Here’s another post in one of our National Poetry Month series: The Roots of Emily Dickinson. We’ve already touched on Emily Bronte, who’s fierceness inspired the American Emily; and Helen Hunt Jackson, a childhood classmate who encouraged Dickinson to publish her work.*  Today we look at a poem from the foremost public intellectual of her region and era, Ralph Waldo Emerson. We’ll see how it connects to Dickinson, and you may be surprised at how current Emerson’s thoughts about water are.

It’s difficult to think of a modern analog to Emerson. It’s not an exact fit, but Oprah Winfrey could be put forward—but that understates the level of Emerson’s pioneering in the mid-19th century when America was still seen as a backwater. Like Winfrey, Emerson’s approval or endorsement could do much to help a new writer come to the fore. Emerson’s opinions, not just on the arts, but on public culture in general, about how best to live and shape one’s own life, were widely distributed and read by a broad readership. But even if similar in fame and broad impact, Winfrey has never pretended to be a philosopher herself, while Emerson was viewed as a central figure in a movement called Transcendentalism. What is Transcendentalism is a book-length subject, but there are, within its core, beliefs in the powers of individual insight over religious authority and the desirability of a close reading of the book of nature.

Winfrey-Emerson

If it was the middle of the 19th century, the guy on the right might be your Oprah.

 

When I would read Transcendentalist writings more than a hundred years after they were written, in my 1960s, I would be struck with how often (if one gave some allowances for language changes) they sounded like a hippie critique of 20th century culture,** and in the half-century and more since, if I dip back into them, I find some of their focus surprisingly contemporary.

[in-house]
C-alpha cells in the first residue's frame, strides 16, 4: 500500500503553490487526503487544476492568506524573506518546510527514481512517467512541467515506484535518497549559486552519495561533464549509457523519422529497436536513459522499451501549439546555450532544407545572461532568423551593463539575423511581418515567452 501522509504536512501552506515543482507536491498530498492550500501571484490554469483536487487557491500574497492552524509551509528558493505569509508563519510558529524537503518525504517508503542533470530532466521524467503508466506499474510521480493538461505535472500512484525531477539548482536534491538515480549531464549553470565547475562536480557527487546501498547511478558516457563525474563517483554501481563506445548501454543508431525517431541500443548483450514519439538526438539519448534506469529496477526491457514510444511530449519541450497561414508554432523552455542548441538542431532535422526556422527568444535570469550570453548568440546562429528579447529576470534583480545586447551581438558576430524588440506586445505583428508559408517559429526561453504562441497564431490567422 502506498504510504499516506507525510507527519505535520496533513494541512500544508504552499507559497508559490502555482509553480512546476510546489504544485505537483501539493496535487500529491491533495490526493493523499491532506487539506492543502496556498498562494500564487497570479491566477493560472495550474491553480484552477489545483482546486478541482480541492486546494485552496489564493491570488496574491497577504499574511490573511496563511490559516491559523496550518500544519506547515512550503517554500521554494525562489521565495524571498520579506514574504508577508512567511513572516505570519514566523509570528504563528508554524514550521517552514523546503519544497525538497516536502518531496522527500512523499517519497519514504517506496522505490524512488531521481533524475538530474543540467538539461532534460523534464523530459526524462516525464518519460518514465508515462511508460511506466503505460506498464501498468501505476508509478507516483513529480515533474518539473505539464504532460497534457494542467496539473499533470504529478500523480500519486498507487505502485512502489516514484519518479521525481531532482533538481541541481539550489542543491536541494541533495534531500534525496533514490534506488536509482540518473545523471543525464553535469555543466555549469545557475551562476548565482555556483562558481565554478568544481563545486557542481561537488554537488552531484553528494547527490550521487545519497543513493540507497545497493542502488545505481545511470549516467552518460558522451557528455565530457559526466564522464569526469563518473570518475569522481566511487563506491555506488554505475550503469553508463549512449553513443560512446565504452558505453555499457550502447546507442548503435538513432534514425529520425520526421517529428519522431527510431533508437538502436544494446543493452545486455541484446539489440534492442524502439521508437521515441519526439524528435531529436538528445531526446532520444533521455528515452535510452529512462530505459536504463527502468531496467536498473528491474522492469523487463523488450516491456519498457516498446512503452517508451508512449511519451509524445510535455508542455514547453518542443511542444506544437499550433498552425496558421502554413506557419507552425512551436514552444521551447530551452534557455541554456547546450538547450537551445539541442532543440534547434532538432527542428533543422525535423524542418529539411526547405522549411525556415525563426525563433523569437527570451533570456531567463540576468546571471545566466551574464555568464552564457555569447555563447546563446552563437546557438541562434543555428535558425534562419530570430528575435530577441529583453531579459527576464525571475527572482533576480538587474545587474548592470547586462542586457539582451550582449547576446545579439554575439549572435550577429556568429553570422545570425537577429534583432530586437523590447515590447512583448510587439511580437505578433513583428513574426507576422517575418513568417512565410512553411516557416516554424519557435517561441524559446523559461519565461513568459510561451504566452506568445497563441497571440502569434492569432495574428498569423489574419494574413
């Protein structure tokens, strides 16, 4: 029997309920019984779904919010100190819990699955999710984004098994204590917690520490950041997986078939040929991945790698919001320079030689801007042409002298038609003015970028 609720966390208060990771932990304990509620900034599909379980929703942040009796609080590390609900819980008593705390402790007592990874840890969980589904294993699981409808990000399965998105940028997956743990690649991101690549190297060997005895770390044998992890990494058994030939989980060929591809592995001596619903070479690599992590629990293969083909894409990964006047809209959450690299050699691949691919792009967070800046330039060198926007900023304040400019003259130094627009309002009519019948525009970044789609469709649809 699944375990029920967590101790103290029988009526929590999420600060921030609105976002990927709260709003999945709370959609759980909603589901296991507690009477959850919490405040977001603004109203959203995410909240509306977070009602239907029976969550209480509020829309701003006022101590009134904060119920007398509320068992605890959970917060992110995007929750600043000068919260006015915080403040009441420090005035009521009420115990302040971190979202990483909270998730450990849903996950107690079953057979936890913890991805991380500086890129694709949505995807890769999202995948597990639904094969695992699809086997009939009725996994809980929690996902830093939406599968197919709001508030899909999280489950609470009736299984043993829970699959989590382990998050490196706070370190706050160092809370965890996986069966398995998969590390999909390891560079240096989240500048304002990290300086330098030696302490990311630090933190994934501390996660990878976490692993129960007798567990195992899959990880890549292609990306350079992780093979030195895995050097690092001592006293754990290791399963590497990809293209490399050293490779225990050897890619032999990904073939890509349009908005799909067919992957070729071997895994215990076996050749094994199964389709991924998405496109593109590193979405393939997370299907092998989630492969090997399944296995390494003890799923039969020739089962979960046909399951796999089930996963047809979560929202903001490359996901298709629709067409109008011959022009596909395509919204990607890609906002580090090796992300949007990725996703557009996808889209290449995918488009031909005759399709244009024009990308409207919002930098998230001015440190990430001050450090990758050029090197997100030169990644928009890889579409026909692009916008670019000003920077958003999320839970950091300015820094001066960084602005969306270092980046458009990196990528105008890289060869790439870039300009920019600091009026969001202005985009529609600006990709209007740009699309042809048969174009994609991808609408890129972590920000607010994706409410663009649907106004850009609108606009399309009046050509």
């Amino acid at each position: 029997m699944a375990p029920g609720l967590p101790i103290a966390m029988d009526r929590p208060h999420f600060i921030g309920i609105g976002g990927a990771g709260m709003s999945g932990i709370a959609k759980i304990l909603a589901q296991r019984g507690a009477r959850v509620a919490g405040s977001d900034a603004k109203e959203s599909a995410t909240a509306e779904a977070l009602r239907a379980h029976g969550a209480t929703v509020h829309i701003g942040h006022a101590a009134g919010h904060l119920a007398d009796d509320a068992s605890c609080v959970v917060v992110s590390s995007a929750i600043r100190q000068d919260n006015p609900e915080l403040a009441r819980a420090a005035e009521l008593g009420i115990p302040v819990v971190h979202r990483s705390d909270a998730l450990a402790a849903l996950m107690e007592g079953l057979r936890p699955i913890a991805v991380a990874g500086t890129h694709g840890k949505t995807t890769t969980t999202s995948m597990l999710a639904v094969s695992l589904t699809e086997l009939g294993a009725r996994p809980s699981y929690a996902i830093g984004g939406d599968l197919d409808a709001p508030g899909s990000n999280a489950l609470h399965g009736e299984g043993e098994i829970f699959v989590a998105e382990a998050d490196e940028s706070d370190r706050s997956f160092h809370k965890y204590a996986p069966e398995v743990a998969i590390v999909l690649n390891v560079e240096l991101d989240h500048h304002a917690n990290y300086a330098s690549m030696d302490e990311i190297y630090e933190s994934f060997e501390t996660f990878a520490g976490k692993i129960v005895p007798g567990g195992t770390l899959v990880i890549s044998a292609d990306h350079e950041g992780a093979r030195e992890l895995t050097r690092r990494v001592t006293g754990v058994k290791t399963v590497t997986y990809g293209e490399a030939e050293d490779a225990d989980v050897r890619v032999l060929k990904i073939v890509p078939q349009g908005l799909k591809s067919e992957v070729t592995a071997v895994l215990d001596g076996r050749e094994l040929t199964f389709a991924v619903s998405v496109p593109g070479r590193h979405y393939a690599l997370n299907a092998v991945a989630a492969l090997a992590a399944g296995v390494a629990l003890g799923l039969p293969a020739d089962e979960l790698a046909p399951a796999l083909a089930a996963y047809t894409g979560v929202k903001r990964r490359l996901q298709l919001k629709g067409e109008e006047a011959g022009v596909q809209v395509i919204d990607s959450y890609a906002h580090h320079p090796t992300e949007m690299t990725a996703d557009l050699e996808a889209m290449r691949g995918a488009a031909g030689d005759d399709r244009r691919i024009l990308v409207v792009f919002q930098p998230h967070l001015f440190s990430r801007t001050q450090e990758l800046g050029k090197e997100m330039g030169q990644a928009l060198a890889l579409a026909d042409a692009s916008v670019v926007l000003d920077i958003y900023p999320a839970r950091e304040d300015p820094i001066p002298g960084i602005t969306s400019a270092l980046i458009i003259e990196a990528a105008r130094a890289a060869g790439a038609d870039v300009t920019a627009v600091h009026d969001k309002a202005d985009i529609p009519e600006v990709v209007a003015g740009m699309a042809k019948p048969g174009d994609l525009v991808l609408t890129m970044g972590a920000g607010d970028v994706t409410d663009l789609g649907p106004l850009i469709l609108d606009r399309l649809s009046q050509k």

Was Emily Dickinson a Transcendentalist? I can’t say for sure, but it’s near certain that Transcendentalist ideas, particularly as expressed by Emerson, were familiar to her. His thoughts were in the newspapers and magazines she read in her lifetime. We know she had been given a book of his poems by a friend, and we know she read them, and even copied at least one of them in her own handwriting. It’s possible that she attended one of Emerson’s popular public lectures.

Emerson Poem Sacrifice copied by Dickinson2

Part of Emerson’s poem “Sacrifice” copied in Emily Dickinson’s own hand.

 

Emerson’s poetry rarely works well, and Dickinson is a great poet, yet in poems like today’s Emerson selection “Water”  I can see similarities between them. Emerson punctuated his poem as one purported sentence, but its syntax is impossible to follow, and so “Water”  is as fragmented as one of Dickinson’s heavily dashed poems. Incredible leaps occur from line to line with no attempt to bridge them with explanatory connections in either poet’s work. Emerson begins his poem with a striking phrase, similar to many of Dickinson’s great first lines: “The water understands/Civilization well;” but we soon meet a strange homey image of sticking a toe (or foot) in it, and Dickinson too loved to mix the universal and the mundane. Emerson’s poem develops with water personified as not having or having certain feelings, and then with little preparation we’re warned it can be the destroyer.